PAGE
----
Editor’s note: This is the third of a “Where Are They Now?” series that will run on the third Tuesday of each month during the Kenosha News’ 125th anniversary year. The series focuses on former Kenosha County standout athletes and their lives after sports.
John Zeihen figured he wouldn’t be elected to this year’s Central Athletic Hall of Fame, the program’s second class.
His older brother Ben, a 1956 Central graduate, was inducted into last year’s inaugural class, so John — a three-sport varsity athlete who graduated in 1962 and was most notable for his basketball exploits — thought two Zeihens in two years was, well, just too many Zeihens.
“’They did a Zeihen the first time,’” John Zeihen recalls longtime friend and Central boys golf coach Mark Olsen telling him in an interview with the News last week. “’They’re not really sure they want to do another Zeihen right away.’
“And that’s the last I heard. He said, ‘You know, maybe later on, or whatever.’ So all of a sudden one day in the mail I get a letter, and I open it up, and here it’s for me: ‘Hey, welcome, you’ve been selected to go into the Hall of Fame.’
“I went back and made sure the address on the envelope … I thought maybe my address got on somebody else’s letter. That was totally a shock. Quite an honor.”
Well, as Central keeps inducting new classes to its Hall of Fame each year, members of the Zeihen family will likely keep populating it.
The 74-year-old John Zeihen, who moved back to the area following four years in the Navy after graduating from St. Norbert College in De Pere and now resides in Brighton, speaks in a straightforward manner and cuts an unassuming, friendly presence.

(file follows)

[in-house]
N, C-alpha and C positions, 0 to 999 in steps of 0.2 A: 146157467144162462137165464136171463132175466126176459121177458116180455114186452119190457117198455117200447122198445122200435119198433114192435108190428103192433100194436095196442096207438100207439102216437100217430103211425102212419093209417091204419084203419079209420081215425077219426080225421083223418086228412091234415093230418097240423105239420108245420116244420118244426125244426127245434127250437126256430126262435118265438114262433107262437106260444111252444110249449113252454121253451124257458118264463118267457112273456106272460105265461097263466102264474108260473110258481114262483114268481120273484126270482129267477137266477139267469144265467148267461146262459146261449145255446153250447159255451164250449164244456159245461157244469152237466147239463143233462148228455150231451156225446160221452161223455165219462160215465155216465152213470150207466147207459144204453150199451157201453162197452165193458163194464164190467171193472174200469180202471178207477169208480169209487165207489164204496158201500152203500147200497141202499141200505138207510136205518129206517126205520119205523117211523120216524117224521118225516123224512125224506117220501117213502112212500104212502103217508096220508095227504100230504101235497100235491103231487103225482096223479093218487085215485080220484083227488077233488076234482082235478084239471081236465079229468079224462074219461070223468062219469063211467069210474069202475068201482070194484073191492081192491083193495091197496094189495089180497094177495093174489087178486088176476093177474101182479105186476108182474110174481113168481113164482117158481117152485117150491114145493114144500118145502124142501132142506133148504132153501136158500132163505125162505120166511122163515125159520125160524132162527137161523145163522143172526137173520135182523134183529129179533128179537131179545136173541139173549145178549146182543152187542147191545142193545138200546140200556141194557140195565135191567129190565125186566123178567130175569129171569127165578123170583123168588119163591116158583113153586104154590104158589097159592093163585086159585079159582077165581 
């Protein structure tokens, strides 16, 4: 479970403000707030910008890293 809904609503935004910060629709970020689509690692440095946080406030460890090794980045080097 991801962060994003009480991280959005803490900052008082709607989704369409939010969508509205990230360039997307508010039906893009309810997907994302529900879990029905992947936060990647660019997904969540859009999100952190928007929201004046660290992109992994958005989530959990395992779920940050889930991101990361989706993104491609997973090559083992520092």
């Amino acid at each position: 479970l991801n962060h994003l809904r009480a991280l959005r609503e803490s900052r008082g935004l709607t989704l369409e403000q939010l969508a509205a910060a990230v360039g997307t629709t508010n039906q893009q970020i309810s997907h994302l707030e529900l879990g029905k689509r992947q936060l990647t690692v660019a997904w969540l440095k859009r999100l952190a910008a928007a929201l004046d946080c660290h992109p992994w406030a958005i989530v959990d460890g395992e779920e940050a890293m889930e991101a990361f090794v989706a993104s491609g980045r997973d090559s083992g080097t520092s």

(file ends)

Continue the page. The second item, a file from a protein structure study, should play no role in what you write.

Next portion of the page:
When he lists the athletic accomplishments of himself and his family, it doesn’t remotely come off as bragging. In fact, he seems so modest about it that you almost have to ask twice to make sure you heard him correctly.
First, of course, are the brothers, Ben — who spent three years in pro baseball with the Milwaukee Braves organization — and John.
Then there are Ben’s two sons, Ron and Bob, who played multiple sports at Central in the 1980s. Bob Zeihen, in fact, was a standout baseball player who attended Indiana State and was drafted by the New York Yankees in the 23rd round in 1988.
Bob made it as high as Triple-A, but there was another player blocking his path.
“It came down to Bob and Bernie Williams in center field,” John Zeihen said with a laugh. “You know who won that one.”
John didn’t have any sons to carry on the Central athletic legacy, but his three daughters — Kathy, Renee and Stefanie — sure did.
His daughters all went to state in volleyball, and Renee was a member of the Falcons’ first state volleyball title team in 1989. She went on to compete in gymnastics at UW-La Crosse.
Quite an athletic family tree.
John Zeihen, obviously, left his own mark on Central sports, which is why he was inducted into the school’s Hall of Fame.
He played two years of football, lettered three times in baseball — he recalled many battles against former Bradford star pitcher Dick Bosman, who played 11 years in the majors before a long coaching career — and picked up two letters in basketball.
It was on the hardwood that Zeihen’s talents were greatest.
Zeihen played under Dorm Grams, another Central Hall of Famer who coached football, basketball and boys golf and was the school’s athletic director from 1957-86.
Playing in the Southeast Conference, Zeihen was a member of Central teams that won a co-conference title in 1961 and the outright conference title in 1962, Zeihen’s senior year.
That 1962 team is regarded as one of the best in program history, and until the program’s current renaissance — which has included three consecutive trips to sectionals and the school’s first-ever trip to the state tournament last season — was indisputably the best.